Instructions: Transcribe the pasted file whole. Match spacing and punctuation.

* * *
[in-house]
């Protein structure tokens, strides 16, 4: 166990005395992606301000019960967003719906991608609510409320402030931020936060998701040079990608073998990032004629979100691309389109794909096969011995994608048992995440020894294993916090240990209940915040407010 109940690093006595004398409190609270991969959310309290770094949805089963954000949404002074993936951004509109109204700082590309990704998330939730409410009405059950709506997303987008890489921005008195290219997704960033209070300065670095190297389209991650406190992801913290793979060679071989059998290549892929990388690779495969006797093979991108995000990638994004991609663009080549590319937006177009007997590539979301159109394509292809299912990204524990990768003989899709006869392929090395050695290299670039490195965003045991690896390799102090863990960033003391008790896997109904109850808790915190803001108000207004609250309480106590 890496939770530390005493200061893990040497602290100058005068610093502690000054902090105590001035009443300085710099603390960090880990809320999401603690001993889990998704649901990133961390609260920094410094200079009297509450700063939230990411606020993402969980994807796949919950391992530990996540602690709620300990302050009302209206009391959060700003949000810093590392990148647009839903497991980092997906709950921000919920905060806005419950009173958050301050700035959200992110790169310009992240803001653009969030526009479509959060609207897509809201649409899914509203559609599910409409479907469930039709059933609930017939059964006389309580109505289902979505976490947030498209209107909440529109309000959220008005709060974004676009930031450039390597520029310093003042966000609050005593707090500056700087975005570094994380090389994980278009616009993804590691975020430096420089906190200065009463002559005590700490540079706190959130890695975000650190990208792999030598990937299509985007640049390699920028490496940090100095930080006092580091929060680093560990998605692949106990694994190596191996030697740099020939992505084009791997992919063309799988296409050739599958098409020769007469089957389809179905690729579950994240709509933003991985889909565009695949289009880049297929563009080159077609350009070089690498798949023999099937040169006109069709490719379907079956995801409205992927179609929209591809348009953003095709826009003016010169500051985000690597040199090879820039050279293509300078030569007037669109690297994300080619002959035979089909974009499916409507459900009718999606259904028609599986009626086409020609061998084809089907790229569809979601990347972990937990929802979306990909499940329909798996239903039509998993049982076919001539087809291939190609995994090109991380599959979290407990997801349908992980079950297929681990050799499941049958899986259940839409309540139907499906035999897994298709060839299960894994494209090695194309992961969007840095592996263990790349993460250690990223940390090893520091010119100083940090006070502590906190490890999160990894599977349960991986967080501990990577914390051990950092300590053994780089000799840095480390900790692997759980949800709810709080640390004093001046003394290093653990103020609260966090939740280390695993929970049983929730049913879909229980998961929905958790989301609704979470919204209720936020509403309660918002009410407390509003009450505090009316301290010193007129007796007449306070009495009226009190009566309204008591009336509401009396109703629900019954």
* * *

[in-house]
């Protein structure tokens, strides 16, 4: 166990005395992606301000019960967003719906991608609510409320402030931020936060998701040079990608073998990032004629979100691309389109794909096969011995994608048992995440020894294993916090240990209940915040407010 109940690093006595004398409190609270991969959310309290770094949805089963954000949404002074993936951004509109109204700082590309990704998330939730409410009405059950709506997303987008890489921005008195290219997704960033209070300065670095190297389209991650406190992801913290793979060679071989059998290549892929990388690779495969006797093979991108995000990638994004991609663009080549590319937006177009007997590539979301159109394509292809299912990204524990990768003989899709006869392929090395050695290299670039490195965003045991690896390799102090863990960033003391008790896997109904109850808790915190803001108000207004609250309480106590 890496939770530390005493200061893990040497602290100058005068610093502690000054902090105590001035009443300085710099603390960090880990809320999401603690001993889990998704649901990133961390609260920094410094200079009297509450700063939230990411606020993402969980994807796949919950391992530990996540602690709620300990302050009302209206009391959060700003949000810093590392990148647009839903497991980092997906709950921000919920905060806005419950009173958050301050700035959200992110790169310009992240803001653009969030526009479509959060609207897509809201649409899914509203559609599910409409479907469930039709059933609930017939059964006389309580109505289902979505976490947030498209209107909440529109309000959220008005709060974004676009930031450039390597520029310093003042966000609050005593707090500056700087975005570094994380090389994980278009616009993804590691975020430096420089906190200065009463002559005590700490540079706190959130890695975000650190990208792999030598990937299509985007640049390699920028490496940090100095930080006092580091929060680093560990998605692949106990694994190596191996030697740099020939992505084009791997992919063309799988296409050739599958098409020769007469089957389809179905690729579950994240709509933003991985889909565009695949289009880049297929563009080159077609350009070089690498798949023999099937040169006109069709490719379907079956995801409205992927179609929209591809348009953003095709826009003016010169500051985000690597040199090879820039050279293509300078030569007037669109690297994300080619002959035979089909974009499916409507459900009718999606259904028609599986009626086409020609061998084809089907790229569809979601990347972990937990929802979306990909499940329909798996239903039509998993049982076919001539087809291939190609995994090109991380599959979290407990997801349908992980079950297929681990050799499941049958899986259940839409309540139907499906035999897994298709060839299960894994494209090695194309992961969007840095592996263990790349993460250690990223940390090893520091010119100083940090006070502590906190490890999160990894599977349960991986967080501990990577914390051990950092300590053994780089000799840095480390900790692997759980949800709810709080640390004093001046003394290093653990103020609260966090939740280390695993929970049983929730049913879909229980998961929905958790989301609704979470919204209720936020509403309660918002009410407390509003009450505090009316301290010193007129007796007449306070009495009226009190009566309204008591009336509401009396109703629900019954």